Thirty-five years later, my husband and I decided to drive our Nissan Altima to Vancouver. It’s a largish car, spacious and comfortable for touring, with a powerful engine and good acceleration. Just prior to leaving Toronto, my husband took the car to the local garage he had been using for years to change the winter tires and have it serviced for our trip west. It was a major service job, with a hefty bill to prove it. For the first time, in all the years we had travelled across Canada by car, we were travelling west in the semblance of a luxury car.
We had such a nice trip. The Trans-Canada Highway has been greatly improved since our early ventures across the country. There are passing lanes in northern Ontario, and four-lane highways on the prairies. We were travelling fast, and no one forced us onto the shoulder. We visited friends in Winnipeg, and family in Davidson, Saskatchewan and in Calgary. We followed the Alberta foothills south to Pincher Creek, the very modest birthplace of Supreme Court Chief Justice Beverley McLachlin, marvelling at the hillsides covered with windmills supplying power for the Calgary transit system. We camped, hiked, and admired the abundant wildlife in Waterton Lakes National Park, and vowed to return again someday, later in the season, when higher trails would be clear of snow.
Travelling on the No. 3 Southern Trans-Provincial highway, we crossed the Rockies at Fernie, visited the hot springs and lakes of the Lower Kootenays, and then headed to the Okanagan Valley where friends were expecting us. We drove the long, winding switchbacks which drop the highway several thousand feet into Osoyoos far below. It’s a dramatic drop on dry, open hillsides. The splendid vista into the valley always takes my breath away. Osoyoos is a farming and resort community, notable for its lake, its desert terrain, its fruit and, more recently, its many vineyards. We stopped at Burrowing Owl, one of my favourites, to order a case of our favourite vintages for delivery in Vancouver. I went into the showroom to place the order and my husband, who hates shopping, passed his time inspecting the car.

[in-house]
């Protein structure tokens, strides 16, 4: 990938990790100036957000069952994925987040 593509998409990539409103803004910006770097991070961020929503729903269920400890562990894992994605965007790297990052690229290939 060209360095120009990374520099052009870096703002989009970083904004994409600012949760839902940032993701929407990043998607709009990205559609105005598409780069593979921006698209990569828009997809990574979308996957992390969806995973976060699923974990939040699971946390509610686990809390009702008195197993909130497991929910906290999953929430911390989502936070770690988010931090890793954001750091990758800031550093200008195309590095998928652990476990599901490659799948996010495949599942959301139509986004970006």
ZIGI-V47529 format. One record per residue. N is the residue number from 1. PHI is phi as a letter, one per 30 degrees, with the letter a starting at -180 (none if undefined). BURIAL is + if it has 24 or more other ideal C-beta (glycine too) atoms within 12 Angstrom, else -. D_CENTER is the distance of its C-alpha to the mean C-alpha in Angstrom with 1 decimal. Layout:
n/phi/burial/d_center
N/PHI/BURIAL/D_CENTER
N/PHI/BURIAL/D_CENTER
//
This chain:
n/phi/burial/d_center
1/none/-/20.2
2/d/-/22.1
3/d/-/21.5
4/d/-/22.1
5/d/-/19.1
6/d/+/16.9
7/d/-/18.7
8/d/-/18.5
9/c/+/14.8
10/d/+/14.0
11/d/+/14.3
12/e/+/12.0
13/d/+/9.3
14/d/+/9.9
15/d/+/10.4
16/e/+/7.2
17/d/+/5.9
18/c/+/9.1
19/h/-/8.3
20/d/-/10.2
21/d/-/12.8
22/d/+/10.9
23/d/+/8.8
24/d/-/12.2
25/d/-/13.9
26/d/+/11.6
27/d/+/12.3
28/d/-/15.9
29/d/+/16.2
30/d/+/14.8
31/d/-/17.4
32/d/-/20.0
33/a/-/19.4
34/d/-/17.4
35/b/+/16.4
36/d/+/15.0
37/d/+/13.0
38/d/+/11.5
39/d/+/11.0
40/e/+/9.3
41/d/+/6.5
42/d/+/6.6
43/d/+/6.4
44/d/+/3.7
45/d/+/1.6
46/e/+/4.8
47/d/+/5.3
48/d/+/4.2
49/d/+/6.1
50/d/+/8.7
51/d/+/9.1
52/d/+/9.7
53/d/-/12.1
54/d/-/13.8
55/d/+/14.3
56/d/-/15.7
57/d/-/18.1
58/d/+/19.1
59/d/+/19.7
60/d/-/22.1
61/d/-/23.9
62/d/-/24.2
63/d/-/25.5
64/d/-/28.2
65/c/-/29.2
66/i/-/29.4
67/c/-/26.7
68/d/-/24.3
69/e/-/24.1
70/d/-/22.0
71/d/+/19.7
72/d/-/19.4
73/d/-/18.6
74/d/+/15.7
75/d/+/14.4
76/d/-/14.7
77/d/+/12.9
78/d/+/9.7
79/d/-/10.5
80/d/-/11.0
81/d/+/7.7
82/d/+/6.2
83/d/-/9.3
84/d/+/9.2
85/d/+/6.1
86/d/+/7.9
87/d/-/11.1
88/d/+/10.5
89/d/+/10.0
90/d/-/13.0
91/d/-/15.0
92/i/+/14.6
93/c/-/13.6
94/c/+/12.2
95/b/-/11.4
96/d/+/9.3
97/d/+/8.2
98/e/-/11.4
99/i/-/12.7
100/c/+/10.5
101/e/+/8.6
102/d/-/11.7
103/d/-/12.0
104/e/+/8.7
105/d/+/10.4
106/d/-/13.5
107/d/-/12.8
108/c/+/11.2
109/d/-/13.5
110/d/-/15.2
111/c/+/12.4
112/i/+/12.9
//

What he saw shocked him. The two front tires of our vehicle were hot, and gave off a wretched stench. He looked more closely and discovered that both front tires were worn right through. What had been new tires leaving Toronto now appeared to be in shreds. How could this be? What to do? We decided to drive very slowly on to our friends’ home up the valley in Penticton and find a tire store in their larger community. The next morning, my husband and our friend hustled down to a specialized tire dealer. Sure enough, the two front tires were ruined. The tire experts concluded that that they had not been secured tightly when they were changed in Toronto. We had come all the way across the country on tires which could have come off at any time.
We were absolutely horrified. We thought of our fast trip across northern Ontario and the prairies. We thought of the twists and turns we had made around the lakes in the Kootenays. We thought about the switchbacks on the road from the height of land into Osoyoos. We thought about the potential for an accident, killing ourselves and others. Clearly, if we’d been cats, we’d have used one of our nine lives.
When we returned to Toronto to confront the local garage dealer, he initially denied any responsibility. Then he said that he had contracted that work out. When we insisted on compensation, at least for the cost of the tires, he suggested we could have free gas for the next few months. That was not an option we wanted. As we considered our remedies, the garage abruptly closed. The property had been sold for an infill housing project.